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Increase in fertility following coal and oil power plant retirements in California

Overview of attention for article published in Environmental Health, May 2018
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About this Attention Score

  • In the top 5% of all research outputs scored by Altmetric
  • Among the highest-scoring outputs from this source (#48 of 1,510)
  • High Attention Score compared to outputs of the same age (98th percentile)
  • High Attention Score compared to outputs of the same age and source (96th percentile)

Mentioned by

news
26 news outlets
blogs
2 blogs
twitter
27 tweeters
facebook
2 Facebook pages

Citations

dimensions_citation
11 Dimensions

Readers on

mendeley
62 Mendeley
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Title
Increase in fertility following coal and oil power plant retirements in California
Published in
Environmental Health, May 2018
DOI 10.1186/s12940-018-0388-8
Pubmed ID
Authors

Joan A. Casey, Alison Gemmill, Deborah Karasek, Elizabeth L. Ogburn, Dana E. Goin, Rachel Morello-Frosch

Abstract

Few studies have explored the relationship between air pollution and fertility. We used a natural experiment in California when coal and oil power plants retired to estimate associations with nearby fertility rates. We used a difference-in-differences negative binomial model on the incident rate ratio scale to analyze the change in annual fertility rates among California mothers living within 0-5 km and 5-10 km of 8 retired power plants between 2001 and 2011. The difference-in-differences method isolates the portion of the pre- versus post-retirement contrast in the 0-5 km and 5-10 km bins, respectively, that is due to retirement rather than secular trends. We controlled for secular trends with mothers living 10-20 km away. Adjusted models included fixed effects for power plant, proportion Hispanic, Black, high school educated, and aged > 30 years mothers, and neighborhood poverty and educational attainment. Analyses included 58,909 live births. In adjusted models, we estimated that after power plant retirement annual fertility rates per 1000 women aged 15-44 years increased by 8 births within 5 km and 2 births within 5-10 km of power plants, corresponding to incident rate ratios of 1.2 (95% CI: 1.1-1.4) and 1.1 (95% CI: 1.0-1.2), respectively. We implemented a negative exposure control by randomly selecting power plants that did not retire and repeating our analysis with those locations using the retirement dates from original 8 power plants. There was no association, suggesting that statewide temporal trends may not account for results. Fertility rates among nearby populations appeared to increase after coal and oil power plant retirements. Our study design limited the possibility that our findings resulted from temporal trends or changes in population composition. These results require confirmation in other populations, given known methodological limitations of ecologic study designs.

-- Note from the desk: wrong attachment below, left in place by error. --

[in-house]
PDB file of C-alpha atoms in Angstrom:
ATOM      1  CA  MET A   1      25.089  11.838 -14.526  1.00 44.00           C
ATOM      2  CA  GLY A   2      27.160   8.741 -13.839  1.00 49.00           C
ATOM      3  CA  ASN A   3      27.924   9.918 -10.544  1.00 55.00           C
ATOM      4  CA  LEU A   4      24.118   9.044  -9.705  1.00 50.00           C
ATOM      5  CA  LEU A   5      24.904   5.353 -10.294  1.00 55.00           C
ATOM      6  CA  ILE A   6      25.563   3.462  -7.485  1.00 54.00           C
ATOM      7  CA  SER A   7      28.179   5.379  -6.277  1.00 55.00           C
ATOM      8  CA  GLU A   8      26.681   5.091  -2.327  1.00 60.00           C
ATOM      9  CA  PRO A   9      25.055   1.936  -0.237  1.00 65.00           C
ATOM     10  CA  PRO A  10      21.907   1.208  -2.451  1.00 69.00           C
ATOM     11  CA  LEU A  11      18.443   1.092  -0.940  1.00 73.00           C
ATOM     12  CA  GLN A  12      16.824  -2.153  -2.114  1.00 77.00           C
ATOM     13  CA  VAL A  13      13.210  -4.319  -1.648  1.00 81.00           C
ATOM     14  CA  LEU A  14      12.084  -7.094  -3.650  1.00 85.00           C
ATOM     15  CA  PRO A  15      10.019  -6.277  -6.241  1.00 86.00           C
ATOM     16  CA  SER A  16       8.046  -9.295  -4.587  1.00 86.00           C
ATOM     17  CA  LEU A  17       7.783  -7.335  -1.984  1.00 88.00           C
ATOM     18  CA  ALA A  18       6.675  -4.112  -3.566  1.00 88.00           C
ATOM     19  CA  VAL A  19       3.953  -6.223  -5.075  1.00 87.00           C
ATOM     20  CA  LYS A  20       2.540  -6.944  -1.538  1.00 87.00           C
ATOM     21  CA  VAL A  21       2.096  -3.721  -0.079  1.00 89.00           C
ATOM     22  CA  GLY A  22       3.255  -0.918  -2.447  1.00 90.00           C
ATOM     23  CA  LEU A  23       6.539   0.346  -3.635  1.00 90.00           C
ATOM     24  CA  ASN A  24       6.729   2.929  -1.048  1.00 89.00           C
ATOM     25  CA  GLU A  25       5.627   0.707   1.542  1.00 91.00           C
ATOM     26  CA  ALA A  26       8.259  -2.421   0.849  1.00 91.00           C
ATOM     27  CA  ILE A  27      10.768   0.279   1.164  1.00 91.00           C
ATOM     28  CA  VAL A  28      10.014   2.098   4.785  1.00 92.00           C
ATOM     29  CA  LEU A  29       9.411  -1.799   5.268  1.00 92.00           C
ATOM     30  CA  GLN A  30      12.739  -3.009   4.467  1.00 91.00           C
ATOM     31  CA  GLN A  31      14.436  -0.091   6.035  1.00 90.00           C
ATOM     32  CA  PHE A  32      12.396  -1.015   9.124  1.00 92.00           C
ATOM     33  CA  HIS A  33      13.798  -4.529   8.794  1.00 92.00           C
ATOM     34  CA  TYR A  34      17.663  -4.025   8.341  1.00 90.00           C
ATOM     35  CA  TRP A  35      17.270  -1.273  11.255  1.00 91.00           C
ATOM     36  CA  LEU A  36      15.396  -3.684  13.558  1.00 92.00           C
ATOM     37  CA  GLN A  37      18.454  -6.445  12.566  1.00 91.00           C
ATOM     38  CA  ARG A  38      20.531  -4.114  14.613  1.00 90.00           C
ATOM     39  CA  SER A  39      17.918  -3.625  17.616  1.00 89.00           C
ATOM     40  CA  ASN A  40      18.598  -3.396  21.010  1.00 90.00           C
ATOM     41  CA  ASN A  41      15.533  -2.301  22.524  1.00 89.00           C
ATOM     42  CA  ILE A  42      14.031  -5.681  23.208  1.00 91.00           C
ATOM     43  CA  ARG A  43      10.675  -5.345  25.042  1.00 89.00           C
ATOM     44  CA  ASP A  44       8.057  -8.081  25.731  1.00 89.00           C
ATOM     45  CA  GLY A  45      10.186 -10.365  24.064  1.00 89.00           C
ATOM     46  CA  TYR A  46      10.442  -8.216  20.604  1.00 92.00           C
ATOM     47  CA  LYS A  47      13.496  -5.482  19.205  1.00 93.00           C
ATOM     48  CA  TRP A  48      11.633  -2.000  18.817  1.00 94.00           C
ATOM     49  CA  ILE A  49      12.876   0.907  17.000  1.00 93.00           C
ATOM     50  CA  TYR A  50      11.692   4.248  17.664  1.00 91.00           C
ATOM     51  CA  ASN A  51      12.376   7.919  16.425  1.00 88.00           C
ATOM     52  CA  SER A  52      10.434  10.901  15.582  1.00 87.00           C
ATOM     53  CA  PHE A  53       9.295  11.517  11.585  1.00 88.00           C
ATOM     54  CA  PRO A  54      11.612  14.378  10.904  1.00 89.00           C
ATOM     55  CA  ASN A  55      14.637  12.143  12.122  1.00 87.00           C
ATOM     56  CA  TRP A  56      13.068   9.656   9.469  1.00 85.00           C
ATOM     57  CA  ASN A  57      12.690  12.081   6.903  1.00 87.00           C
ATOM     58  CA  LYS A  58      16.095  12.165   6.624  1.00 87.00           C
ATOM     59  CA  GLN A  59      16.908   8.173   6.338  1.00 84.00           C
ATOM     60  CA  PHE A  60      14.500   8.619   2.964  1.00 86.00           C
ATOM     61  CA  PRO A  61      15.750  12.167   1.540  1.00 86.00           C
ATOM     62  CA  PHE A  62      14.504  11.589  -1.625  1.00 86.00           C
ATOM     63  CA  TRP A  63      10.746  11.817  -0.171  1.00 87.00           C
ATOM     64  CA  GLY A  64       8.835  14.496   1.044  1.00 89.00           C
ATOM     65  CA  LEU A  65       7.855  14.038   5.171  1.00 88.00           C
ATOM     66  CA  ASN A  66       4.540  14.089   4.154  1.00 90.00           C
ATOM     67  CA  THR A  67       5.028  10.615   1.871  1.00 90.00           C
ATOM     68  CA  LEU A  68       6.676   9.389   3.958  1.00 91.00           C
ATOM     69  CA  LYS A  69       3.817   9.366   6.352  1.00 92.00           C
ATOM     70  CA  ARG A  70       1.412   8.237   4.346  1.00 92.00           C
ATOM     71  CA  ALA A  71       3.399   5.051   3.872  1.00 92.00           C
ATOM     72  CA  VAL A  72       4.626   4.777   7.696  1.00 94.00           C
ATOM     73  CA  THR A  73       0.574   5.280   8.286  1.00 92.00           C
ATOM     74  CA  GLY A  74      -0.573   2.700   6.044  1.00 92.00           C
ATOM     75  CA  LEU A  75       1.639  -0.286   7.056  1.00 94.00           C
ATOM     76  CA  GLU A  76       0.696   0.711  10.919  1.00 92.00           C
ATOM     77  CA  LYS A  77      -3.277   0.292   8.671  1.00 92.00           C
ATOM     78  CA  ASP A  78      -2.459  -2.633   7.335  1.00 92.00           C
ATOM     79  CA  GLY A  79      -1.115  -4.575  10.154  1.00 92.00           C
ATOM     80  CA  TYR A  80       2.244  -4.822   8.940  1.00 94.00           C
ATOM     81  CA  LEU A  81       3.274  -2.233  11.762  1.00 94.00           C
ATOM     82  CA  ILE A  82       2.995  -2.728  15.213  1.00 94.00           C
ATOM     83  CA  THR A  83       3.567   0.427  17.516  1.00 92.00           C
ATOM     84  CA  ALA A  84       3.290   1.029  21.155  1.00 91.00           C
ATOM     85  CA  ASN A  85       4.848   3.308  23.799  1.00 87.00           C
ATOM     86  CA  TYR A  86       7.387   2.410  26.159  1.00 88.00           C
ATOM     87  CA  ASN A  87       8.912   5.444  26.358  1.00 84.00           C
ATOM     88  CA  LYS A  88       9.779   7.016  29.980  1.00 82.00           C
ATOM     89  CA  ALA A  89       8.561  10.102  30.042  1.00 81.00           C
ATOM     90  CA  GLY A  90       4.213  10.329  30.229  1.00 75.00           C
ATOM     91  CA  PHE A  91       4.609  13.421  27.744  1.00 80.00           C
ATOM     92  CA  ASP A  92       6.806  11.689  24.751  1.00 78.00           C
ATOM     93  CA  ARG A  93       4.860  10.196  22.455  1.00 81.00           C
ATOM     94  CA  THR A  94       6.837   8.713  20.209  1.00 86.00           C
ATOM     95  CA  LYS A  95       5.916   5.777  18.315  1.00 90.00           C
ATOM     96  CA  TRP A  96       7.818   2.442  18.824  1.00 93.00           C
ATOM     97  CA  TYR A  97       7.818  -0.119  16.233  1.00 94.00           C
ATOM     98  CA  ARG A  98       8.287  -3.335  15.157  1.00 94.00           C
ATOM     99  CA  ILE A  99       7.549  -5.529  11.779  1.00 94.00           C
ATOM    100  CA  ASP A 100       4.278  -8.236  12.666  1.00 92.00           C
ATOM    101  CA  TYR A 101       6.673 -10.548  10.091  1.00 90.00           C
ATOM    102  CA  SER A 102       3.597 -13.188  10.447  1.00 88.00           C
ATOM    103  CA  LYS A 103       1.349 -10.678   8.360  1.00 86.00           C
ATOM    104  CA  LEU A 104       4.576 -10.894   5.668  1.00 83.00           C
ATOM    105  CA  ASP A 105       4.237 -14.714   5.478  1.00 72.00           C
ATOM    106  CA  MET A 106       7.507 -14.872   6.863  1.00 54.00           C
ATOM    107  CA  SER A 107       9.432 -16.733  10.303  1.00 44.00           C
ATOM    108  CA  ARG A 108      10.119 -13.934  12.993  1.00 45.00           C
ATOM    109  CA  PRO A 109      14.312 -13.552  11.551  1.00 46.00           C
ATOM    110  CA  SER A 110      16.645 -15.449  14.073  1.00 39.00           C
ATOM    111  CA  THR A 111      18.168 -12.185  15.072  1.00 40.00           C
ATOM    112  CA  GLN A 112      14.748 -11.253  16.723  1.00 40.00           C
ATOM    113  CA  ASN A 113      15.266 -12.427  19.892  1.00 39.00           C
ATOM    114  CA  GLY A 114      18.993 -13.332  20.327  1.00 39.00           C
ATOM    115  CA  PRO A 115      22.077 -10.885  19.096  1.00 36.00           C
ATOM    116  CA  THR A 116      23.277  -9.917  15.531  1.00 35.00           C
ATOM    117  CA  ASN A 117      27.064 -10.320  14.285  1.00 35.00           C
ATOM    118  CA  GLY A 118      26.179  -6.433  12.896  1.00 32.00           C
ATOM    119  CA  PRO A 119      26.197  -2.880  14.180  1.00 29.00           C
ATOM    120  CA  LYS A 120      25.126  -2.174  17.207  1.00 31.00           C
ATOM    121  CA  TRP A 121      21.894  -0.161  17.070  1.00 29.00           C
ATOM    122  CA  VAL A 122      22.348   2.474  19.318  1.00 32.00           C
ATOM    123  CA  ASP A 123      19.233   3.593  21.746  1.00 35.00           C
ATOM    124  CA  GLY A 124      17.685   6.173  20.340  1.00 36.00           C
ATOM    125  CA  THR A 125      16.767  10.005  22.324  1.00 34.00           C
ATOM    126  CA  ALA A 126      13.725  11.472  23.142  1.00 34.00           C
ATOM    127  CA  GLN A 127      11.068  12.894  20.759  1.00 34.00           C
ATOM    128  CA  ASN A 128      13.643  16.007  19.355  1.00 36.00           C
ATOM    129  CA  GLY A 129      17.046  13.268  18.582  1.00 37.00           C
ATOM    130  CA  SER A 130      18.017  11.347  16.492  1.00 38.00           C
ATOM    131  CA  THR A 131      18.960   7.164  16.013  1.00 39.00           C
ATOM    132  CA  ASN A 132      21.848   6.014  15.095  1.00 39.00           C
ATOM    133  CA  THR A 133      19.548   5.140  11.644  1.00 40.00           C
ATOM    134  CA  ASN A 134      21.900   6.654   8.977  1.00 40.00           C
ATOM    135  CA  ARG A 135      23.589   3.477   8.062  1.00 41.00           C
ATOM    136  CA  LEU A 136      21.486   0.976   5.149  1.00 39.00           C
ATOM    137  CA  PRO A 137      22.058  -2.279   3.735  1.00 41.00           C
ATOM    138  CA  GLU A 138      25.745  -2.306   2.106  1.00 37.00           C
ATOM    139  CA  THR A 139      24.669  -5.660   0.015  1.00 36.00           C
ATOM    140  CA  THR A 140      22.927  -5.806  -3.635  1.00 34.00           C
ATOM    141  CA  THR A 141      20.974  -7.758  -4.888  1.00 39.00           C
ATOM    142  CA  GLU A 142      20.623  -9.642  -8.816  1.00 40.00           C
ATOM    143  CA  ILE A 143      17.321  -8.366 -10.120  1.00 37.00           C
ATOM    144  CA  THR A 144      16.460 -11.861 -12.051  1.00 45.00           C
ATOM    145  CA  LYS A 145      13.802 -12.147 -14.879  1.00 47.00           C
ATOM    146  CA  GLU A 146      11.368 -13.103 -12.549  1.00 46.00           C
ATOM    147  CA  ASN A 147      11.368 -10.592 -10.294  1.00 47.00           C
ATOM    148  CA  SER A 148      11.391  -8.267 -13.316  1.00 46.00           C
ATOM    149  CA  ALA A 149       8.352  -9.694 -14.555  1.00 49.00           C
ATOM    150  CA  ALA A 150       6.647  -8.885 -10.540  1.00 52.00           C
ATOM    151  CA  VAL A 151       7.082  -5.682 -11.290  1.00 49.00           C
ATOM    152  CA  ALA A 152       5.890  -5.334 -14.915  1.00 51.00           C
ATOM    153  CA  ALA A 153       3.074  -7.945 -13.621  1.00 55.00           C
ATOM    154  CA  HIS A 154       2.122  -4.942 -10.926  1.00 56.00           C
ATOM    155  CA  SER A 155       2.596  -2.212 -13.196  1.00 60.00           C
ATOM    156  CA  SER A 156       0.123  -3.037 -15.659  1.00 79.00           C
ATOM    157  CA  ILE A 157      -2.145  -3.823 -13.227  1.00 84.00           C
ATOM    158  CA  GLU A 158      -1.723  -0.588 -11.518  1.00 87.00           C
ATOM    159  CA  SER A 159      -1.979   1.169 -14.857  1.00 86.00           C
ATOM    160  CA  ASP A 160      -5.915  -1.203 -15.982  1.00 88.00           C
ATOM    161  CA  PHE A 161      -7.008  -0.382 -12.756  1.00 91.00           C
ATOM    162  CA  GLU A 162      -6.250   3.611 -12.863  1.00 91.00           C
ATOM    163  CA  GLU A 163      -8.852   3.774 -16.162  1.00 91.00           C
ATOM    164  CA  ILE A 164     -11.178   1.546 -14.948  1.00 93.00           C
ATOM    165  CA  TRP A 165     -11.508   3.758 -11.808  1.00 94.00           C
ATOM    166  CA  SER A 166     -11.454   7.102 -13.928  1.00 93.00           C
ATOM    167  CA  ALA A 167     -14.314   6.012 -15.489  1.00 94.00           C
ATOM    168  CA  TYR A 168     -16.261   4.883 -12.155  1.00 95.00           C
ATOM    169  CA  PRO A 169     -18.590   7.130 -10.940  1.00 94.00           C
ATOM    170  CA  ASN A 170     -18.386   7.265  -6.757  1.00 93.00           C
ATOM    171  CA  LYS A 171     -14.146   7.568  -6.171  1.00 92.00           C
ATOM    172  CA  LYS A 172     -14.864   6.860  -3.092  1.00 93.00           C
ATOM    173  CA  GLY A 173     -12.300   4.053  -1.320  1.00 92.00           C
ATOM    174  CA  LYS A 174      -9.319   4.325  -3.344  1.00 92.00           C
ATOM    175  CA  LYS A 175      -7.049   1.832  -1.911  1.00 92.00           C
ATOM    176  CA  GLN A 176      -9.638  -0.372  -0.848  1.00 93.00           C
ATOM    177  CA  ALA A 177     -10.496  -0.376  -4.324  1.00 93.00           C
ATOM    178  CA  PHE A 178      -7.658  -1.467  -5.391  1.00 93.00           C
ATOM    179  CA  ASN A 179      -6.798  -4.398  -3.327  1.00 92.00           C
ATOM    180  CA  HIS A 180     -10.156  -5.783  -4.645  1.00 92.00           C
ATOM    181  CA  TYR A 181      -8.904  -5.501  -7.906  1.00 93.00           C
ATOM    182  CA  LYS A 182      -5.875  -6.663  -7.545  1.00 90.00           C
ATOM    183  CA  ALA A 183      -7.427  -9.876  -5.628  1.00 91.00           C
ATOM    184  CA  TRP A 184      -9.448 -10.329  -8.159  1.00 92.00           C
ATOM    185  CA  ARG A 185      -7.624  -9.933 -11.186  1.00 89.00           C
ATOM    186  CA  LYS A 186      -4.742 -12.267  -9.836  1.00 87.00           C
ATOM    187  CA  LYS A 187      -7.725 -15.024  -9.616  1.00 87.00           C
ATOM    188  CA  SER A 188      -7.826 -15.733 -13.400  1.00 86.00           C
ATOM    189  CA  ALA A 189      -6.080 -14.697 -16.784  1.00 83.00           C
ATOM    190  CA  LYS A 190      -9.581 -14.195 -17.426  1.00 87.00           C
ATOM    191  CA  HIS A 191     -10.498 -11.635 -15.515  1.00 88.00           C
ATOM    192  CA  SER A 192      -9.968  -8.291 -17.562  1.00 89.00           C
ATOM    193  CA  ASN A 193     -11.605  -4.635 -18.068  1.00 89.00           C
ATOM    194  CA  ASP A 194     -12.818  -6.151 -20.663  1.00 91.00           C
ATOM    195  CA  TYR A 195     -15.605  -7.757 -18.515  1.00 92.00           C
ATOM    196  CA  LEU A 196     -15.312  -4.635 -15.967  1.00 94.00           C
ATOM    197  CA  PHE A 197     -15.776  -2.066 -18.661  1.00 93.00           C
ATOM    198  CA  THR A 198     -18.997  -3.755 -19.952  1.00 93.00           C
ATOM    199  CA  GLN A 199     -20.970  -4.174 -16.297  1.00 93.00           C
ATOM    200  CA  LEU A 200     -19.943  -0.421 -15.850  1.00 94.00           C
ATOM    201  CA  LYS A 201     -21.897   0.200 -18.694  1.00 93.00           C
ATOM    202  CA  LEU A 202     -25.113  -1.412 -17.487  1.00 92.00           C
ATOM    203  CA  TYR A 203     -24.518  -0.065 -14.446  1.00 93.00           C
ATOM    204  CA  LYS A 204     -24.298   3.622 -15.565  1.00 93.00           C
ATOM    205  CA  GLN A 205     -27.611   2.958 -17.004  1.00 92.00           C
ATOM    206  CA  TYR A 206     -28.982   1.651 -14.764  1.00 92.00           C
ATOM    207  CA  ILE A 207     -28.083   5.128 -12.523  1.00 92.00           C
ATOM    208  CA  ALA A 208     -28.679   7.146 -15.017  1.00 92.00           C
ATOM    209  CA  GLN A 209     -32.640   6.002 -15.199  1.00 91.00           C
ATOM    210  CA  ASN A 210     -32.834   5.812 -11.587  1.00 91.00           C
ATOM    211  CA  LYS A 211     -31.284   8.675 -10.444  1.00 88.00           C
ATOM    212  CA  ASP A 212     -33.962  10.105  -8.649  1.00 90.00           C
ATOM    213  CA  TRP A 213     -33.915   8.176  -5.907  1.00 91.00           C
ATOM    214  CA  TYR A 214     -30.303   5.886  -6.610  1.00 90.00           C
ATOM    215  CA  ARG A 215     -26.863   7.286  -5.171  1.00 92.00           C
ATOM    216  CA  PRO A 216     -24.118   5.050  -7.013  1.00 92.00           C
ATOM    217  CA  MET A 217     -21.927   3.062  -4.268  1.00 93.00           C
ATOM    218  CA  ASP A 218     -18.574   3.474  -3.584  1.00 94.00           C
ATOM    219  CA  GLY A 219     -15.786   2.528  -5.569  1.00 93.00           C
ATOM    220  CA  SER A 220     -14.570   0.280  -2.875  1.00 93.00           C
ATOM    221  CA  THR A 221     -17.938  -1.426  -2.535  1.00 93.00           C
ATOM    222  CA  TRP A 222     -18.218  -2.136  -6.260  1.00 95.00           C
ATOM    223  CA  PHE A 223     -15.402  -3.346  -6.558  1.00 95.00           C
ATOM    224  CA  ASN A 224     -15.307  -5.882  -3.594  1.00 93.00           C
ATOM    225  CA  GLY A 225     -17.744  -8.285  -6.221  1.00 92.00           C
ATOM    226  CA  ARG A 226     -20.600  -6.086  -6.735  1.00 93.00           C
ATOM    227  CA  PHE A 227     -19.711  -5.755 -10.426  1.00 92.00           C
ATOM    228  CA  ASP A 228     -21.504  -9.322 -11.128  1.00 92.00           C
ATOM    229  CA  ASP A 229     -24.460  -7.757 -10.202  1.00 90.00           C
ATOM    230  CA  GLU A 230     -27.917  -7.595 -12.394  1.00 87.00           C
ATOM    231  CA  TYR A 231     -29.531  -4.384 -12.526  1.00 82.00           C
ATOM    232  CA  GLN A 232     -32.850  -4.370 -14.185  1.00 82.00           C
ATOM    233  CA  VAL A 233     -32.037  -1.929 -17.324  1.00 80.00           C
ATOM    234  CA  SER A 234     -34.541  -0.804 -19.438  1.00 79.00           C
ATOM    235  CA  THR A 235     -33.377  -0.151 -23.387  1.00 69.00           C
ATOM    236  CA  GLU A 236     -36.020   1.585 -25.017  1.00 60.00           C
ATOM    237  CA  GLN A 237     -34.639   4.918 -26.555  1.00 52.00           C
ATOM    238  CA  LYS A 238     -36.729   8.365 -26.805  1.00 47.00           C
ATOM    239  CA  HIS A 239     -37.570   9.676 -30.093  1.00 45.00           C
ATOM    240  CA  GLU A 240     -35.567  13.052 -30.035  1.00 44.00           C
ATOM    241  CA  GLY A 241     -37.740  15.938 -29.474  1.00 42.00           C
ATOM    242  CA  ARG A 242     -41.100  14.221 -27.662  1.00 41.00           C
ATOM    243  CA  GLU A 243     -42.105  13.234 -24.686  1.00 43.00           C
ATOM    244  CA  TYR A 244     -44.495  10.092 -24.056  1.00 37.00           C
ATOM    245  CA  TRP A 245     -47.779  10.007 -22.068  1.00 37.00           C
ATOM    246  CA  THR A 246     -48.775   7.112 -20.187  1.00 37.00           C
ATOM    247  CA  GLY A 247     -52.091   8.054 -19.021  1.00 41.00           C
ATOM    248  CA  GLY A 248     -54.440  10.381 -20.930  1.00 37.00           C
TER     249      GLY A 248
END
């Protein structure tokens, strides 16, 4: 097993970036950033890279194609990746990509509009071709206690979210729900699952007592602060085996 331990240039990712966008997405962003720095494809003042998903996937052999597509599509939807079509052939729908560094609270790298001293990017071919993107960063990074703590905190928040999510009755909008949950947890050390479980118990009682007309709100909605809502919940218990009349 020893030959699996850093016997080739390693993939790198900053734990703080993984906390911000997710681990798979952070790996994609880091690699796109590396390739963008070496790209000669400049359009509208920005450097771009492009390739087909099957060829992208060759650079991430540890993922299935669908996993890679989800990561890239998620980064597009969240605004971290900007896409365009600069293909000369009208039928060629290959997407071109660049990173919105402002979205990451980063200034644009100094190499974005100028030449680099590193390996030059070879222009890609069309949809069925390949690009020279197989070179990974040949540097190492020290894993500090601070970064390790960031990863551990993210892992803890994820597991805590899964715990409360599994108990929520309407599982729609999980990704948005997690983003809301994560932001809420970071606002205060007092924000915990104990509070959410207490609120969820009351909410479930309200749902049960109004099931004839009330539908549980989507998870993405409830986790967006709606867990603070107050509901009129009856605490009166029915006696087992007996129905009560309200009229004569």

Twitter Demographics

The data shown below were collected from the profiles of 27 tweeters who shared this research output. Click here to find out more about how the information was compiled.

Mendeley readers

The data shown below were compiled from readership statistics for 62 Mendeley readers of this research output. Click here to see the associated Mendeley record.

Geographical breakdown

Country Count As %
Unknown 62 100%

Demographic breakdown

Readers by professional status Count As %
Student > Ph. D. Student 13 21%
Student > Master 9 15%
Student > Doctoral Student 6 10%
Student > Bachelor 6 10%
Researcher 6 10%
Other 7 11%
Unknown 15 24%
Readers by discipline Count As %
Medicine and Dentistry 13 21%
Environmental Science 8 13%
Social Sciences 7 11%
Engineering 6 10%
Nursing and Health Professions 5 8%
Other 6 10%
Unknown 17 27%

Attention Score in Context

This research output has an Altmetric Attention Score of 242. This is our high-level measure of the quality and quantity of online attention that it has received. This Attention Score, as well as the ranking and number of research outputs shown below, was calculated when the research output was last mentioned on 12 May 2022.
All research outputs
#129,768
of 23,063,209 outputs
Outputs from Environmental Health
#48
of 1,510 outputs
Outputs of similar age
#3,433
of 326,350 outputs
Outputs of similar age from Environmental Health
#2
of 29 outputs
Altmetric has tracked 23,063,209 research outputs across all sources so far. Compared to these this one has done particularly well and is in the 99th percentile: it's in the top 5% of all research outputs ever tracked by Altmetric.
So far Altmetric has tracked 1,510 research outputs from this source. They typically receive a lot more attention than average, with a mean Attention Score of 32.3. This one has done particularly well, scoring higher than 96% of its peers.
Older research outputs will score higher simply because they've had more time to accumulate mentions. To account for age we can compare this Altmetric Attention Score to the 326,350 tracked outputs that were published within six weeks on either side of this one in any source. This one has done particularly well, scoring higher than 98% of its contemporaries.
We're also able to compare this research output to 29 others from the same source and published within six weeks on either side of this one. This one has done particularly well, scoring higher than 96% of its contemporaries.